Poor numeracy skills and a negative approach to mathematics across the UK are harming the country's economy, a new independent charity has claimed.
The newly established independent organisation National Numeracy has been created to promote numeracy skills across the UK and it believes that with good quality mathematics teaching this decline can be reversed.
Following a YouGov study commissioned by National Numeracy, the charity has revealed that there are a total of 17 million adults in England alone who struggle with numeracy.
Over the last eight years this figure has risen by around two million, with 49 per cent of the working population now struggling with poor maths ability.
According to the charity, this is more than three times the five million adults who struggle with literacy and urgently needs to be addressed.
Countdown presenter Rachel Riley is just one person who has offered support to the National Numeracy cause, saying that if children are engaged in mathematics from a young age then they are far more likely to be successful.
"We need to find imaginative ways to switch them on to maths and teach them to be proud to be numerate," she said.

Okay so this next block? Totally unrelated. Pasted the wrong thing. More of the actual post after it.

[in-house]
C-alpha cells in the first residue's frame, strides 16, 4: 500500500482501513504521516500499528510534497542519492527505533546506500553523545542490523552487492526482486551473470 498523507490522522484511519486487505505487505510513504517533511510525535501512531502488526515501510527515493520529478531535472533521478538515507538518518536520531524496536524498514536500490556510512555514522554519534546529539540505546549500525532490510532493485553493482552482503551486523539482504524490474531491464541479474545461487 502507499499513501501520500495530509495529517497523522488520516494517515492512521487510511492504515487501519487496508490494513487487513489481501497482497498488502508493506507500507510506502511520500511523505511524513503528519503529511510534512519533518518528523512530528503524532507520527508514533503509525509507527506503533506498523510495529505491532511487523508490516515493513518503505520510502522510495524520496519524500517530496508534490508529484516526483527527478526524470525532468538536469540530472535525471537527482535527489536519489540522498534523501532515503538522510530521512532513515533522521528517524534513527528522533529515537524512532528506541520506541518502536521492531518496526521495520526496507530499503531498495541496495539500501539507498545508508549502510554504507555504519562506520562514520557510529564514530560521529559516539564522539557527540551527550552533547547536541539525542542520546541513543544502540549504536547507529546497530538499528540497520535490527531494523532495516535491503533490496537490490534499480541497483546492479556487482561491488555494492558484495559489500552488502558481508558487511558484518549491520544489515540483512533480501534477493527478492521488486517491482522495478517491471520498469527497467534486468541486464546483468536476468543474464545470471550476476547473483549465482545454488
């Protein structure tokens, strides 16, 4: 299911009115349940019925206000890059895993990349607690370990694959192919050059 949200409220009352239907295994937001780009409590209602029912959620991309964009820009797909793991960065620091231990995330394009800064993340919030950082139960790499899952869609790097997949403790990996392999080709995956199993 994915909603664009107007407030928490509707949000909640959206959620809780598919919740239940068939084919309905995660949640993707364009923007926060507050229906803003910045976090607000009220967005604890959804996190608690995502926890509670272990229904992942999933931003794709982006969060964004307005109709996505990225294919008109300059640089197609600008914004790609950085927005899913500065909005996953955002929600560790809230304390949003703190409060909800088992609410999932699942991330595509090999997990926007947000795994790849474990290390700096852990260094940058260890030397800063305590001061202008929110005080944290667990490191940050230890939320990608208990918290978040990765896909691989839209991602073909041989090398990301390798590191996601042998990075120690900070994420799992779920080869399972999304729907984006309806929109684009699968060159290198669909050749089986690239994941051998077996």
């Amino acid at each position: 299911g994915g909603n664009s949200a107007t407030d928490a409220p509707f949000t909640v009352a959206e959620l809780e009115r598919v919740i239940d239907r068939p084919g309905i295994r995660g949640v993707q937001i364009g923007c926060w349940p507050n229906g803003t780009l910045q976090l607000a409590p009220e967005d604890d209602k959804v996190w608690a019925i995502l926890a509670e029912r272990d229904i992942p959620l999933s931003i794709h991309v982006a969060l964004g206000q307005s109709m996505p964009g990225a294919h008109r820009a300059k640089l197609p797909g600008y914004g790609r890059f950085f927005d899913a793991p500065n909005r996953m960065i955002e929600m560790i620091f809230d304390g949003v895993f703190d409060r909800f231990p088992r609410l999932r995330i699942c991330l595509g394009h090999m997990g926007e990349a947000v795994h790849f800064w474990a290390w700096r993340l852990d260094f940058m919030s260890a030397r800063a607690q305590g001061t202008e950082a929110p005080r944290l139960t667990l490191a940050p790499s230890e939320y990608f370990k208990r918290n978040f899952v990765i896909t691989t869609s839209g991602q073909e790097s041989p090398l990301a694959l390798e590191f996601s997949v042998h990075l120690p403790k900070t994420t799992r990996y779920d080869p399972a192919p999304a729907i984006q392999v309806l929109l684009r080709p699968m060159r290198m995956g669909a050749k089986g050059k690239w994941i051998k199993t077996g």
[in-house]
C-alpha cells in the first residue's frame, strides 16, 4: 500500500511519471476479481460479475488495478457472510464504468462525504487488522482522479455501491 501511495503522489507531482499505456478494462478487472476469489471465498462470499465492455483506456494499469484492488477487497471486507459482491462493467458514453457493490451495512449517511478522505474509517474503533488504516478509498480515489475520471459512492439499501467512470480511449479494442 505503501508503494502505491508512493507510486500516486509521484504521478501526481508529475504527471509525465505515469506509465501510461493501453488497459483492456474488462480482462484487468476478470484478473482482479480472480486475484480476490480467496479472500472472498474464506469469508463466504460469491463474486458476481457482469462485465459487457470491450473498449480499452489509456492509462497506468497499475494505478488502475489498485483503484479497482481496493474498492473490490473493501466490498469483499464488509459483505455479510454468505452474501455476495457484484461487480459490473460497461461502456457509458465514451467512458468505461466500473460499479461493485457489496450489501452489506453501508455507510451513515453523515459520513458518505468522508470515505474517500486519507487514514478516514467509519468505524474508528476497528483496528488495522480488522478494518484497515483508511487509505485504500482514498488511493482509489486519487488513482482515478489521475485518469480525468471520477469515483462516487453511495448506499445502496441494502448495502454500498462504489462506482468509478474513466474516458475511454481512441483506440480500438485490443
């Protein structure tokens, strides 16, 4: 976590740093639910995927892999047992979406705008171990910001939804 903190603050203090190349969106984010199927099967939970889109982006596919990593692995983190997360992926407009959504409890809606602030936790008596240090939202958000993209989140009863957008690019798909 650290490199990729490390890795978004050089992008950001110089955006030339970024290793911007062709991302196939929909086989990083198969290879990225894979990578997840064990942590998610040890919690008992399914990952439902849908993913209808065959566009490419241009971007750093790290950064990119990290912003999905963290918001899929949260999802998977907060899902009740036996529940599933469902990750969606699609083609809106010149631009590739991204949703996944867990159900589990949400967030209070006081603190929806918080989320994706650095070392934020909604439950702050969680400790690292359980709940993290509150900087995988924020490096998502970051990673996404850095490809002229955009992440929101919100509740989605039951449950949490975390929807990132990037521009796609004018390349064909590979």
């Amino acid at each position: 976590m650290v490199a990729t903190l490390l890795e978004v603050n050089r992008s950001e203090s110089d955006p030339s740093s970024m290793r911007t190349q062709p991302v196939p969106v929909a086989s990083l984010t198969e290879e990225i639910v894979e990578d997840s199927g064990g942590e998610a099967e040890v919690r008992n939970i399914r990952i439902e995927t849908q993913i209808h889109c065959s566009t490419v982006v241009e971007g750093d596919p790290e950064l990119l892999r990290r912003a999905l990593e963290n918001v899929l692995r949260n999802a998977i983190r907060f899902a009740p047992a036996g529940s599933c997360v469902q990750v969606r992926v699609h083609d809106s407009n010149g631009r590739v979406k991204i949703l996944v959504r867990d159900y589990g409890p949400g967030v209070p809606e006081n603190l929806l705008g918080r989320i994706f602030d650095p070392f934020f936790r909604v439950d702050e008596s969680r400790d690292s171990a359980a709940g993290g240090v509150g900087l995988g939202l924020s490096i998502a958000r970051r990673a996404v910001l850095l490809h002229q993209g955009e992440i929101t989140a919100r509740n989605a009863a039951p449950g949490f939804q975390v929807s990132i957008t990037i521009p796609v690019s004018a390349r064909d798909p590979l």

The chair of National Numeracy and former chief executive of the UK Commission for Employment and Skills, Chris Humphries, commented: "It is simply inexcusable for anyone to say 'I can't do maths'. It's a peculiarly British disease which we aim to eradicate.
"It doesn't happen in other parts of the world, and it's hitting our international competitiveness. With encouragement and good teaching, everyone can improve their numeracy."
The YouGov study found that while 80 per cent of adults would be embarrassed to admit to being bad at reading or writing, just 56 per cent would feel the same away about their maths skills.
Last year, the government's Skills for Life survey found that around 50 per cent of adults had numeracy skills comparable to those of primary school pupils.
Posted by Alan Douglas